Balloon boy's parents speak out a decade after hoax captivated the nation

The father at the center of the "balloon boy" hoax reportedly is sticking by his story a decade later, insisting he really did fear his then 6-year-old son was floating away in the sky that October morning in a sequence of events that captivated the nation.

Richard Heene, who is now living in Florida with his wife and three children, recently claimed he is a victim of character assassination and is standing by his account of the incident, according to ABC News.

“I’ve lost a lot of opportunities. I’ve had people contact me about things I’ve invented and the deal went south because they find out who I am,” he told the network in a recent interview to commemorate the 10-year anniversary of the Oct. 15, 2009 media frenzy. “The thing that gets me is the media never tells my side of the story.”

Richard and Mayumi Heene have pleaded guilty to various charges following October 2009's balloon boy incident.

Richard and Mayumi Heene have pleaded guilty to various charges following October 2009's balloon boy incident.

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The Heenes reported in October that year that their 6-year-old son, Falcon, had floated away in a homemade UFO-shaped helium balloon, touching off a scramble of dozens of emergency responders and two Colorado National Guard helicopters.

But the boy wasn't on the balloon and was later found at his home in Fort Collins, about 60 miles north of Denver. Authorities accused the Heenes of staging a hoax to get publicity for reality TV shows they were trying to pitch.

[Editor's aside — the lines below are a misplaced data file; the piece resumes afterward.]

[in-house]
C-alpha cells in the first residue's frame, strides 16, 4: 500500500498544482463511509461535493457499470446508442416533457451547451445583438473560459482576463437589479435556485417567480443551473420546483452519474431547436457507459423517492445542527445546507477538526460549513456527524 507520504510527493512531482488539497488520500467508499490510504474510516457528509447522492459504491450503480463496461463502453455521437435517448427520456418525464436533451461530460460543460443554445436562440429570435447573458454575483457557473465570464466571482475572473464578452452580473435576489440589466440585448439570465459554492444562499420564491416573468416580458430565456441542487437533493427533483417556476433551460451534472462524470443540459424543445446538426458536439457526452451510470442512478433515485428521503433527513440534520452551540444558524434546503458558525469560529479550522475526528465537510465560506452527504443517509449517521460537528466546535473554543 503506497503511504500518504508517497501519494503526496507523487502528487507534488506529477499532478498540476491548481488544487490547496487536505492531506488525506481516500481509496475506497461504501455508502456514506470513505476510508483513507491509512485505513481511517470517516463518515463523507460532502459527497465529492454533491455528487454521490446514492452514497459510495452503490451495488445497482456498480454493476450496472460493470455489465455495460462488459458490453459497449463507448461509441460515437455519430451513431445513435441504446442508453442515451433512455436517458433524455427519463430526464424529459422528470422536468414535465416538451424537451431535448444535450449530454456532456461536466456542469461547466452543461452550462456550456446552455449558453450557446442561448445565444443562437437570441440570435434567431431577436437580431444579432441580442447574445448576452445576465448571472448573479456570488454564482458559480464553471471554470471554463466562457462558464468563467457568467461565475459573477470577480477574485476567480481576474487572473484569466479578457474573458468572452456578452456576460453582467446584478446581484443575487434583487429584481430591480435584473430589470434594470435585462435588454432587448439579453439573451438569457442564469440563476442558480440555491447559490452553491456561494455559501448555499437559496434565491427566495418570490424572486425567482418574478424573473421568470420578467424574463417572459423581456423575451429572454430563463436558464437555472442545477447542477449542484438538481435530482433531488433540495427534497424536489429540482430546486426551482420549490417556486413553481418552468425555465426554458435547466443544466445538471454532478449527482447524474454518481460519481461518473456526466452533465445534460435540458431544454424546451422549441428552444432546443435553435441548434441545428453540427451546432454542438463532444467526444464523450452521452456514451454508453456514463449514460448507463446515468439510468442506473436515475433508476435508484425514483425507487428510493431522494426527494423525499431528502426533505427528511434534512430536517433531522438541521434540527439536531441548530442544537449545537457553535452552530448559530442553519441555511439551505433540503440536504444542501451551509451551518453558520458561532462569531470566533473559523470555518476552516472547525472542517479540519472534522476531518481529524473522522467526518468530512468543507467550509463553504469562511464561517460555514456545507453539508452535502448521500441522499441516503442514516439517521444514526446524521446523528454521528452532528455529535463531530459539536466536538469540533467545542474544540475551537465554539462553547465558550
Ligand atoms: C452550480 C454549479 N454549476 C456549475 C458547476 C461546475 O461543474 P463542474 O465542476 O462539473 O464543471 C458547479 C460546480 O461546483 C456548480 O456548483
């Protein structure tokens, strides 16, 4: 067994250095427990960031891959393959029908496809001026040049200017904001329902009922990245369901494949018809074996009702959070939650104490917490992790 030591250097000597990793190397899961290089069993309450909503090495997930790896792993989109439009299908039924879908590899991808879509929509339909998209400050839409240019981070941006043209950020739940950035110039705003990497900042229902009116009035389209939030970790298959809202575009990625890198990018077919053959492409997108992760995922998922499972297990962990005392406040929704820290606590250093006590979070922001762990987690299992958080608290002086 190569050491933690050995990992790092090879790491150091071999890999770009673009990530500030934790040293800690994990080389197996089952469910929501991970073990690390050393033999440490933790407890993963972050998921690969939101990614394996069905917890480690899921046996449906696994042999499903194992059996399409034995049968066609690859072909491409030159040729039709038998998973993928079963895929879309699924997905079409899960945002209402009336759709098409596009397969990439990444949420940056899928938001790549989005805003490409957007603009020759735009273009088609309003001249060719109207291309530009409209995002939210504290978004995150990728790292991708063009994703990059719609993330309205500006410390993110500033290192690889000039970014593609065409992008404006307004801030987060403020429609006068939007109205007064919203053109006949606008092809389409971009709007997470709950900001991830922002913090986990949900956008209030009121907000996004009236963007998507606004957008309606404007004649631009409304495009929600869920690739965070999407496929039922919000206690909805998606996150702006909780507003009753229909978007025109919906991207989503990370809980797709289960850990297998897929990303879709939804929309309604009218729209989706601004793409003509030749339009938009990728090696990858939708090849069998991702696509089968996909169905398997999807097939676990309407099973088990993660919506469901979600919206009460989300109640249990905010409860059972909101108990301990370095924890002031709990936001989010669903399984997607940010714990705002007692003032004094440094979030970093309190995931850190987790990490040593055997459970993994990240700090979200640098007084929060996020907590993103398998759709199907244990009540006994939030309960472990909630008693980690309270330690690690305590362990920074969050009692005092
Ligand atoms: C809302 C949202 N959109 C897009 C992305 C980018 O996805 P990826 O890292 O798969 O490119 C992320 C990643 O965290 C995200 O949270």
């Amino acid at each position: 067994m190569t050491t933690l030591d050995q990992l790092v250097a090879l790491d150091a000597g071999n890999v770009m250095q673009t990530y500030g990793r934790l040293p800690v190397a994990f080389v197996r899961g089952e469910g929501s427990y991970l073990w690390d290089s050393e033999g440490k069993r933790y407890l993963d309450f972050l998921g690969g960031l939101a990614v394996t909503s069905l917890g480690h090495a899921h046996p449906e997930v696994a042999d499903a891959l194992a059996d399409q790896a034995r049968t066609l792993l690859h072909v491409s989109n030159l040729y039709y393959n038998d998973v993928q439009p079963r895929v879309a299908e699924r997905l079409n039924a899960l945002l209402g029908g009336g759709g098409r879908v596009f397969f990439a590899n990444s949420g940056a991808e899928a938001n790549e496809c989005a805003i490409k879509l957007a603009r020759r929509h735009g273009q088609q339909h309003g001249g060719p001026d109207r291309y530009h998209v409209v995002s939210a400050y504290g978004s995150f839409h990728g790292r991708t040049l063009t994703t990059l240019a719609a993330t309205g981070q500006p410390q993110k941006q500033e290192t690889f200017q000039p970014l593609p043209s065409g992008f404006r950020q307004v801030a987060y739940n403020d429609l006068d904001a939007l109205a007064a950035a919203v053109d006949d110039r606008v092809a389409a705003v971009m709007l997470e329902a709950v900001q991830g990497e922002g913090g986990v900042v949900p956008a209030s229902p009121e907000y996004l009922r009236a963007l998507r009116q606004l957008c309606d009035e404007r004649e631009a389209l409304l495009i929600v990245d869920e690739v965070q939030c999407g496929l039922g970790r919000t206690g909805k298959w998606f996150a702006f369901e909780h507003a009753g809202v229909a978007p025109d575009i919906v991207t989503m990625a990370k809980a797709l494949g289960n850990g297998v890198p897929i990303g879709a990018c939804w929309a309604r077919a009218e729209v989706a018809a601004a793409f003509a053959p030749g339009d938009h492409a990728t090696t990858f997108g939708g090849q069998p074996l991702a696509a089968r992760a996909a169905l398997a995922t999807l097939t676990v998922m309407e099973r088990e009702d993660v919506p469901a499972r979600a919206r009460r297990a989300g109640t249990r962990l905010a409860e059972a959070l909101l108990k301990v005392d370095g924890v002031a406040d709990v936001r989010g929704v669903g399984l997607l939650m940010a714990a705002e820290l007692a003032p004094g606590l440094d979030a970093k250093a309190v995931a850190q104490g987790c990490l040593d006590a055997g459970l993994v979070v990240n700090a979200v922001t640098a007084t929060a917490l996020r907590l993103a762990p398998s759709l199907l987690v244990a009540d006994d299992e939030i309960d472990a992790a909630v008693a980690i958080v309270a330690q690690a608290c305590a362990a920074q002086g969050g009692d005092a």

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Richard Heene ended up pleading guilty to a felony count of attempting to influence a public servant and served a 30-day jail term. Mayumi Heene, his wife, pleaded guilty to filing a false report and served a 20-day jail term.

Mayumi says she confessed out of fear that her children would be taken away, ABC News reported.

"I thought, 'I'm going to be deported,'" she said in a recent interview with the network. "Then I won't see my husband or, you know, kids -- I won't be able to see them."

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The boys now work with their father fixing up homes in Florida and have formed a metal band called the Heene Boyz. One of their music videos is titled “Balloon Boy, No Hoax” and features footage purportedly showing the infamous balloon sailing through the skies of Colorado.

"We don't really want to associate ourselves with that," Bradford Heene told ABC News. "We just want to rock out."